Watson looks to revamp city council with borough system
Mayoral candidate Jim Watson says creating a borough system to reduce the number of city councillors would help residents be more connected to city council.
His vision is to have four boroughs each consisting of a small group of councillors who are elected and have jurisdiction over local matters.
The system would also reduce the number of city councillors from 23 to between 14 and 17, saving an estimated $2 million annually in salaries and office budgets.
Watson says the borough system would free up city council to work on bigger city-wide issues such as the budget and light rail.
“What I’ve noticed are people in Orléans and other outlying areas feel disconnected from downtown city hall,” Watson says. Following the amalgamation almost a decade ago, he says people in rural areas still feel they aren’t always being heard in the decision making.
“Why should all the city councillors be able to decide what’s important for one community?” Watson says. “This bogs down the rest of city hall. Now, councillors are casting a vote on something which has no impact on their constituents.”
The recent controversy over the roundabout at Jeanne D’Arc and Orleans Boulevard is an example of how an issue is better understood and dealt with at a local level, Watson says. The east end councillors did not endorse the project but it was voted through anyway.
With the possible reduction of city councillors, some suburban and urban wards would be increased in size, but no rural seats would be affected since they are protected by a court ruling.
His electoral opponents have expressed concern over the plan. Larry O’Brien said the reduction of councillors would “shift the decision making back to the core of the city,” while Alex Cullen said reducing council would come at the cost of reducing the democratic representation in the city.
Watson counters the arguments by pointing out the numerous cities which have borough systems such as Toronto and Montreal.
“We have the most councillors per capita in Ottawa than anywhere else in the country,” Watson says. Currently in Ottawa there is one city councillor for an average of 34,000 residents in a ward, compared to one councillor for 65,000 in Calgary and a ratio of 1:57,000 in Toronto.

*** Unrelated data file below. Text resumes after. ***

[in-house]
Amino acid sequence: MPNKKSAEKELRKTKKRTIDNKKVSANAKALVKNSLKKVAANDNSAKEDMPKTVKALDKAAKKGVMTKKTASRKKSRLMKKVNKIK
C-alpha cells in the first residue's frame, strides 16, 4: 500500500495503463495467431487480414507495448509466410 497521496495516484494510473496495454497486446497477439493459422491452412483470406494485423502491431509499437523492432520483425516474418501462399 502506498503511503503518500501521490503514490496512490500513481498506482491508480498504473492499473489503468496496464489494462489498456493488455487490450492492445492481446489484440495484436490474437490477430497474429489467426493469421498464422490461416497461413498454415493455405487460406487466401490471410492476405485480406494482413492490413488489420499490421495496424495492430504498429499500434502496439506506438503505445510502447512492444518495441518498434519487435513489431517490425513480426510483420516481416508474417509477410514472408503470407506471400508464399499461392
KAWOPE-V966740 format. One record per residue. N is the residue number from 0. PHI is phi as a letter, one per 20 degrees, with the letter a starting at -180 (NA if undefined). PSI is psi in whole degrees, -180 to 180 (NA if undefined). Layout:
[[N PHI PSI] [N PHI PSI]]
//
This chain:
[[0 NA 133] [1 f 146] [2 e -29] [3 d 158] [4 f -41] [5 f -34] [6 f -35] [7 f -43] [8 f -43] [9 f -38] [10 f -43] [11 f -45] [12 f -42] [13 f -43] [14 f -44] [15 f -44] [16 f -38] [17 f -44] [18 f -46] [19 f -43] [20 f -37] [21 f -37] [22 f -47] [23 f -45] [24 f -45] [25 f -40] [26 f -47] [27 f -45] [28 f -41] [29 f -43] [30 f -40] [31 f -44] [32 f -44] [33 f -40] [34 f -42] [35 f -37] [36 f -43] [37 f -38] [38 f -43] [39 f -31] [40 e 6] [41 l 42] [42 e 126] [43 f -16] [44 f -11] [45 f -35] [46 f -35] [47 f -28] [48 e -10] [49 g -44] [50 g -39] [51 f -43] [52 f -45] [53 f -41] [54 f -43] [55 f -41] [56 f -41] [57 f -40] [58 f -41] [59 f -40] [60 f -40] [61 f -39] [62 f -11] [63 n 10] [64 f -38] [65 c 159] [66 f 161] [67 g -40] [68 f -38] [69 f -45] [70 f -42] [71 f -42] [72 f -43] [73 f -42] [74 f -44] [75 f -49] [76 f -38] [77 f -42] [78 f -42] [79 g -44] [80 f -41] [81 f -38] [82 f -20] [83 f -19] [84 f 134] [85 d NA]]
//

“One size does not fit all for every part of the city, and city hall is a long way from Orléans,” Watson says. “I think councillors do a great job representing their constituents but local decisions should be made in your own communities. I hope this can make government more accessible for people.”
If elected, Watson says he would appoint a panel of experts to advise on how a borough system should work and whether the reduction of councillors is needed.
As far as funding for the boroughs goes, Watson says they would not receive separate funding for local projects. “If it’s already in the budget then it won’t have to be re-approved, only if additional funding is required would it go to council for approval,” Watson explains.
Cumberland ward councillor Rob Jellett says he would consider supporting the plan. “Listen, anything that simplifies government and gives people a better voice is a good thing,” Jellett says.
“Myself and the other east end councillors already work together closely on issues but we don’t have the authority to go ahead and make decisions on simpler things like stop signs and park improvements,” he says.
He says his only concern is the logistics of the funding. He says he will wait to see what the panel recommends before making any decisions, but says he appreciates the idea behind it – keeping things local.
If elected, Watson says he would propose the plan to council within six months. Electing a smaller council, however, would not be possible until the next municipal election.
Mayoral candidate Jim Watson wants to create a borough system for the city of Ottawa.(